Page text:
The War on Halloween

The following is a post that originally appeared on author Benjamin Kane Ethridge’s site. Check out the Bram Stoker Award winner’s work here:

Brad C. Hodson

Imagine it’s the eighties. An overweight only child, one parent dead and the other in prison, sits in front of the television in his laboratory-goggle-sized glasses while a cool autumn breeze kicks up leaves outside. He repositions to put his shadow between the soft orange light sneaking through the window and his television, where the setting sun’s glare might obscure Dracula as he welcomes Jonathan Harker into his home.

The child waits for the sun to set completely. That’s when the fun begins. For this one night every year, he can don a costume, joining the community as he bounds around from house to house, enjoying candy and meeting the neighbors. Halloween is a month-long festival for him, a buildup of movies and TV specials and school decorations that eventually culminates in this one night where the world seems more vivid, more alive, than it ever has. For him, and for most children, Halloween is a highlight of his year.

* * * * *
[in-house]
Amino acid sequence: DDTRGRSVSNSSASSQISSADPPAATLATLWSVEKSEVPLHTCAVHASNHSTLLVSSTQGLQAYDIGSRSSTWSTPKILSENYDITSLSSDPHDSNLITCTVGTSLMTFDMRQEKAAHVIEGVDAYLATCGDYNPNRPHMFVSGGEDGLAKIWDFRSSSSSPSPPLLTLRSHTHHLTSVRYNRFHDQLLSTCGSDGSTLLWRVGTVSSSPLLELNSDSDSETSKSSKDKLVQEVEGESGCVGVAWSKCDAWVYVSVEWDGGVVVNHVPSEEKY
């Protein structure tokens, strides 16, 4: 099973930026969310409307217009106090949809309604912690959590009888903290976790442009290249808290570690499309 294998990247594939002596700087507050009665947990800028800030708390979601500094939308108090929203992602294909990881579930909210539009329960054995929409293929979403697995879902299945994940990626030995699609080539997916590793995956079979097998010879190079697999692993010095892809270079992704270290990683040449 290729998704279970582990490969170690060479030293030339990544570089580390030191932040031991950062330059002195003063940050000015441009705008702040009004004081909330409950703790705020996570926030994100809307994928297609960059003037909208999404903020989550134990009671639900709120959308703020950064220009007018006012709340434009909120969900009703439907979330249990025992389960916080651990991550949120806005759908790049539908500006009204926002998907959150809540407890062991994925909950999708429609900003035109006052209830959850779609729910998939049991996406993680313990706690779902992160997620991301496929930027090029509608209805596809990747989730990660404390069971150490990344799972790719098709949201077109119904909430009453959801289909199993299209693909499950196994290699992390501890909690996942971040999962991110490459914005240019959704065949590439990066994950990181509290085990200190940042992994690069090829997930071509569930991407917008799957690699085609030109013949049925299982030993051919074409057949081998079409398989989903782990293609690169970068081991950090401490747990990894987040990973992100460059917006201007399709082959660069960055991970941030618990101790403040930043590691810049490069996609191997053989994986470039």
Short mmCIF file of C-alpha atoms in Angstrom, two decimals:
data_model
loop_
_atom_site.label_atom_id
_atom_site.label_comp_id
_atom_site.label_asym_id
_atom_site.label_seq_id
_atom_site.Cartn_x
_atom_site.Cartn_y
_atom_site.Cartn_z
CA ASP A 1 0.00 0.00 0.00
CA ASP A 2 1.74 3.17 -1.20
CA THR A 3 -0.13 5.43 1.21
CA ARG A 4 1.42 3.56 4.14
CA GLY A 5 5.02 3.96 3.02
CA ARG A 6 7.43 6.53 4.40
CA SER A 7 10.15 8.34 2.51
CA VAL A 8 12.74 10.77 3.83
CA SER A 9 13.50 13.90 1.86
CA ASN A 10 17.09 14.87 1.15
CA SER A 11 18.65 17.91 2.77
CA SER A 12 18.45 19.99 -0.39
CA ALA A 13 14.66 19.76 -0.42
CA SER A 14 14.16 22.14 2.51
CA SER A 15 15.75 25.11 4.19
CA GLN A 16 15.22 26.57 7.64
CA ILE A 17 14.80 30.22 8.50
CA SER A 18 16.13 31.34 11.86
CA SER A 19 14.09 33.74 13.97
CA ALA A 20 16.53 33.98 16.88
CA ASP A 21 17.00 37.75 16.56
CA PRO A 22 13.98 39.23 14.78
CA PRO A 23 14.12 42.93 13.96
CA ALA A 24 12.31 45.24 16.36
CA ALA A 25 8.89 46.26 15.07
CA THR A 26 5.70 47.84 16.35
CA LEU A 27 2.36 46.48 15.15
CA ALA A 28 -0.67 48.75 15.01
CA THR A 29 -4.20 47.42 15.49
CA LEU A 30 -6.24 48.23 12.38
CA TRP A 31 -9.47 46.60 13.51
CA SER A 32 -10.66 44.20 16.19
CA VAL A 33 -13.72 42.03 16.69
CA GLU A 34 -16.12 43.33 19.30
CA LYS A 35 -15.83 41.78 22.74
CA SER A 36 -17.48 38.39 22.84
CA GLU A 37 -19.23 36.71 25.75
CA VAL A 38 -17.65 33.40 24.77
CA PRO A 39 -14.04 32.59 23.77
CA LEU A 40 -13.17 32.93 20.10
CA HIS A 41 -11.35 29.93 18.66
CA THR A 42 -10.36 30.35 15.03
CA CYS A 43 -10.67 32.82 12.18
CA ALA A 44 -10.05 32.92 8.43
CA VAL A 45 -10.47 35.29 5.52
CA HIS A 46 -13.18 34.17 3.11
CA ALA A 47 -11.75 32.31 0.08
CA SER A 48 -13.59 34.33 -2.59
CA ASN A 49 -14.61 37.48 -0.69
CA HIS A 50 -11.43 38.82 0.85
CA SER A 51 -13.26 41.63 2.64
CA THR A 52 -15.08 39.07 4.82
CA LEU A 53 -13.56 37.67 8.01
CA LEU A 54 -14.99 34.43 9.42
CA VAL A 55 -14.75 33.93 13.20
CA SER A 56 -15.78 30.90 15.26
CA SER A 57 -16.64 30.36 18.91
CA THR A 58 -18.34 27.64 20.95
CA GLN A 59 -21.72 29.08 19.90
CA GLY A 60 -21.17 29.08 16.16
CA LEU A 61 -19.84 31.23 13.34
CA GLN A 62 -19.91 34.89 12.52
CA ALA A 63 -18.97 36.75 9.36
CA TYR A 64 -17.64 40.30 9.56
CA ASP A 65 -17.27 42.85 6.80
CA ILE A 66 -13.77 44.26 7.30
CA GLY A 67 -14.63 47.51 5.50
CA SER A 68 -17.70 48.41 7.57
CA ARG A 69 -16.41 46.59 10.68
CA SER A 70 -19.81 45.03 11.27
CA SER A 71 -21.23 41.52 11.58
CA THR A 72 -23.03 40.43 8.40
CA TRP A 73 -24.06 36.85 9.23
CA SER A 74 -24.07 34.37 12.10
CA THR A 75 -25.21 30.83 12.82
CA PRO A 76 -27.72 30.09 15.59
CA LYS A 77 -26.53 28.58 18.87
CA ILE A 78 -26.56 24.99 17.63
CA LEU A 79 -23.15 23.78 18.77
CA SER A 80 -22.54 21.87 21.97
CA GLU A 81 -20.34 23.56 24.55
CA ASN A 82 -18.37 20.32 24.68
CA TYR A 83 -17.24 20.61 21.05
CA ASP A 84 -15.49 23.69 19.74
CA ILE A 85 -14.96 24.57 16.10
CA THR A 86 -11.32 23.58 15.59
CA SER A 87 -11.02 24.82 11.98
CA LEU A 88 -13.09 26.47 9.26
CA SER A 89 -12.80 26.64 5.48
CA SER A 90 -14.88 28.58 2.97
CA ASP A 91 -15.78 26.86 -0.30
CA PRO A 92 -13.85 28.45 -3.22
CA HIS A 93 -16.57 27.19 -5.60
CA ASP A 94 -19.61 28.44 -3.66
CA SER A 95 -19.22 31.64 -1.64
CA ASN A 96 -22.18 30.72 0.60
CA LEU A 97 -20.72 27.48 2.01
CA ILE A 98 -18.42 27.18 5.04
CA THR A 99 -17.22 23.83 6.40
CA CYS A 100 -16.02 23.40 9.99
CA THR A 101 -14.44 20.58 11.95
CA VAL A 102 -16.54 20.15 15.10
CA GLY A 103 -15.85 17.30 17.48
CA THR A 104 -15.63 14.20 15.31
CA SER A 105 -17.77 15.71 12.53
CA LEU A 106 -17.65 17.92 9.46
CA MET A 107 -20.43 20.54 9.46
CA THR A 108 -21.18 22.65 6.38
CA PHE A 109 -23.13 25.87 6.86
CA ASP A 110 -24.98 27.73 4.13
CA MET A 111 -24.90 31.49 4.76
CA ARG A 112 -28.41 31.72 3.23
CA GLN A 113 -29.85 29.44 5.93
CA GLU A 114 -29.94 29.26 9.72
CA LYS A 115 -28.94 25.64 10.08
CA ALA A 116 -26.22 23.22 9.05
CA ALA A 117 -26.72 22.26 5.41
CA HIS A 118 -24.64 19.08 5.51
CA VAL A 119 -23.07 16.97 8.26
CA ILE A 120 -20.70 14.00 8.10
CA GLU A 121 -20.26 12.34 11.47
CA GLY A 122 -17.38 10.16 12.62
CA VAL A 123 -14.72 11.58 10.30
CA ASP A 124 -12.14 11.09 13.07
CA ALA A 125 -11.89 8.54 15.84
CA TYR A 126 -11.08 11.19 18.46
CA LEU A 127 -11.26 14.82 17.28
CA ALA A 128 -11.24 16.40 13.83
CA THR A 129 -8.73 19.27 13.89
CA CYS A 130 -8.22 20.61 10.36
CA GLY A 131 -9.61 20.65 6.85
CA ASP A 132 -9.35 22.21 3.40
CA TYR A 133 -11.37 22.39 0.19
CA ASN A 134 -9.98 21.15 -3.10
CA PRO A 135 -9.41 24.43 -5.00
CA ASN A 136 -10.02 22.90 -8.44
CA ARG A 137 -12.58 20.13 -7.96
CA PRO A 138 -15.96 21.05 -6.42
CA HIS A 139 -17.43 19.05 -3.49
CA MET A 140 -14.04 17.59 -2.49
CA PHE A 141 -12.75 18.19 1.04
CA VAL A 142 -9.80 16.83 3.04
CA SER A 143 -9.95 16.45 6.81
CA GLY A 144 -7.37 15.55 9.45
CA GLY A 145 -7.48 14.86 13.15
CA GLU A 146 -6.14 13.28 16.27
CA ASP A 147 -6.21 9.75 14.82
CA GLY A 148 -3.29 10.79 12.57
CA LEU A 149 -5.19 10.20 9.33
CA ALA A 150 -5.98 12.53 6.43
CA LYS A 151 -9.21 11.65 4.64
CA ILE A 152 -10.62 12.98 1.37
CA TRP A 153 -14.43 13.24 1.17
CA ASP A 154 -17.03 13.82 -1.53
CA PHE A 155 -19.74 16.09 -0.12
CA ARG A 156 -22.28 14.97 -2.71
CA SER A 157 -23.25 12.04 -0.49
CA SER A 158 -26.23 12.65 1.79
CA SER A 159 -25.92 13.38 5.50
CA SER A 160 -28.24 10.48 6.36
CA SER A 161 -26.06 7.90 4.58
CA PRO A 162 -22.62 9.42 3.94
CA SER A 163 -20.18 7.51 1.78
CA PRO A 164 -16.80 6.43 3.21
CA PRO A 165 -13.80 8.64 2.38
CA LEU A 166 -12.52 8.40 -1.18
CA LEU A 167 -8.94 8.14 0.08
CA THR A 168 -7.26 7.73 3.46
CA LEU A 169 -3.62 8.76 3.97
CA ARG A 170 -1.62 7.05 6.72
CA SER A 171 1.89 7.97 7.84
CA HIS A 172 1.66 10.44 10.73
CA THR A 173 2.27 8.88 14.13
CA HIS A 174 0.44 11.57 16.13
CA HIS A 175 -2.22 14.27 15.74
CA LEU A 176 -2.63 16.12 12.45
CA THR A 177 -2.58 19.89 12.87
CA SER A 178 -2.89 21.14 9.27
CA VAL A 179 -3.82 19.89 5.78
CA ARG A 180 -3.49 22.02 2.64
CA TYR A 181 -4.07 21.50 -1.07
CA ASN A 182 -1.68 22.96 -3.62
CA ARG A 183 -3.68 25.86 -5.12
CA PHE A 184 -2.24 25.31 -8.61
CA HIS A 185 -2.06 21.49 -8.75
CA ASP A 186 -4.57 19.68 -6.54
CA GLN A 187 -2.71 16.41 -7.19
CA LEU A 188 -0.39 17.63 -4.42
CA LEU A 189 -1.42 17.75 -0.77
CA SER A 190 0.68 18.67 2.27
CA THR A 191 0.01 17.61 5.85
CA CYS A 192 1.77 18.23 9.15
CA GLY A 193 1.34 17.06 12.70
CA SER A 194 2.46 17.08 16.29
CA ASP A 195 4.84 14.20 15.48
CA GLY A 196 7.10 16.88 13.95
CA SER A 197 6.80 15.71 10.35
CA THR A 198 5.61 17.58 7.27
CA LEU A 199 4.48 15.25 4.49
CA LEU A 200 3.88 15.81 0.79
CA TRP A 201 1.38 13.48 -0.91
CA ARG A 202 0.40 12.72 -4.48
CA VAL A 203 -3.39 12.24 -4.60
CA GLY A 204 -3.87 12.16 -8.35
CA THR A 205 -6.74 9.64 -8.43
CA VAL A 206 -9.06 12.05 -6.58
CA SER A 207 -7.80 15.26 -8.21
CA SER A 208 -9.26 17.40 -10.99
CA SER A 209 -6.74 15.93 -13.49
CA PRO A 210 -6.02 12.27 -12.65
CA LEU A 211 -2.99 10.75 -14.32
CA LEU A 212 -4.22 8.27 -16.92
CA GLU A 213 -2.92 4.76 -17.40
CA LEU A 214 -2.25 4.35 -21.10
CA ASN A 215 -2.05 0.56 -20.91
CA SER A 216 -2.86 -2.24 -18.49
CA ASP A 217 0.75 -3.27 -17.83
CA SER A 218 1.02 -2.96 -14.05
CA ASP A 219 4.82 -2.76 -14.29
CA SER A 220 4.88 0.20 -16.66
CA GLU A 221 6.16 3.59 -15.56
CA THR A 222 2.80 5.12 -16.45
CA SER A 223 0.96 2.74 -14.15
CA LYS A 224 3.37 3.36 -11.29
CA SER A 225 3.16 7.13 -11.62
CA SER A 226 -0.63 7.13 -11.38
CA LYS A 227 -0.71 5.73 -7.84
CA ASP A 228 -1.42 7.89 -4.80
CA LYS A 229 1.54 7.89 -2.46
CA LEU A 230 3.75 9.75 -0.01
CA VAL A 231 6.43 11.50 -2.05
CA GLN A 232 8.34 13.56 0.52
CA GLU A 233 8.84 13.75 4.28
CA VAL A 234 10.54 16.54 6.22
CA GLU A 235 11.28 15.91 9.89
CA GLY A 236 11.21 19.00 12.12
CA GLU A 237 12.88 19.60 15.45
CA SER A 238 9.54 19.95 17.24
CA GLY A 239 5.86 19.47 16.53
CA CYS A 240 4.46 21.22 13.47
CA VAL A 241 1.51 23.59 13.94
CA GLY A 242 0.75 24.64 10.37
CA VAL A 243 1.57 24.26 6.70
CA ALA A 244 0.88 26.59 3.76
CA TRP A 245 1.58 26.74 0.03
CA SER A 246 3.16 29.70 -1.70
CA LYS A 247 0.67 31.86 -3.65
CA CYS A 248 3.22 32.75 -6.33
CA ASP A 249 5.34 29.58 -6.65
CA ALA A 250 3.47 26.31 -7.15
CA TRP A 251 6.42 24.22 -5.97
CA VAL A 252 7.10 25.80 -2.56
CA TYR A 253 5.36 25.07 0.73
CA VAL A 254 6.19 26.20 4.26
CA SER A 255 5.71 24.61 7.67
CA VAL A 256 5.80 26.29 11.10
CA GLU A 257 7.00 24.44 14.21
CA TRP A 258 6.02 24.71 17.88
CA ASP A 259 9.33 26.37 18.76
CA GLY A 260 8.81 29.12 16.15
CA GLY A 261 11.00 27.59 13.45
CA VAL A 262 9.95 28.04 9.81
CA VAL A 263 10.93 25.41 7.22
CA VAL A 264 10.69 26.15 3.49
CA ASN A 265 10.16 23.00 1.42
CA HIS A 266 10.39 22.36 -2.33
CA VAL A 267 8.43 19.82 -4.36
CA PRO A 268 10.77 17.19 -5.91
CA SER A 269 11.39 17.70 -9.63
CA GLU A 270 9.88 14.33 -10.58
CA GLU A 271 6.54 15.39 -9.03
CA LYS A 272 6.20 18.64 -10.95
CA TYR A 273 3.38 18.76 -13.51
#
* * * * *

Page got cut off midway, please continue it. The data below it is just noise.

Flash-forward thirty years. That same kid is now an adult, has lost the weight, and his glasses have been replaced with contact lenses. He has his own family now to replace the one absent him as a child. Yet this one season, this magical mysterious month of October, is still his favorite time of the year. It’s stuck by his side ever since his childhood like a great friend, always there when he needed it.

And people want to take it away from him.

Okay, maybe I’m being melodramatic. The kid, of course, est moi. But it’s true I love Halloween and I do believe that there is an ill-conceived and mean-spirited assault on my favorite holiday.

You hear a lot of overblown hype about the War on Christmas. However, even were it all true, I think Christmas is going to be fine. It’s got a much stronger position and is part of a global cultural phenomenon.

Halloween, however…

I’m not worried that Halloween is going to disappear, mind you. There will always be Halloween and there will always be people championing it. But what I’ve noticed, year after year, is that Halloween seems to weaken a bit, become diluted. When I was a kid the entire month of October was Halloween-centric. Now it’s been relegated to a short period of time leading up to the holiday itself. Rare are the massive month-long movie marathons on television, the paper Jack-O-Lanterns and ghosts seem fewer and farther between, and Trick-Or-Treat is being replaced with more and more “Fall Festivals.” This gets my inner Mr. Hyde all riled up and ready to roam the streets.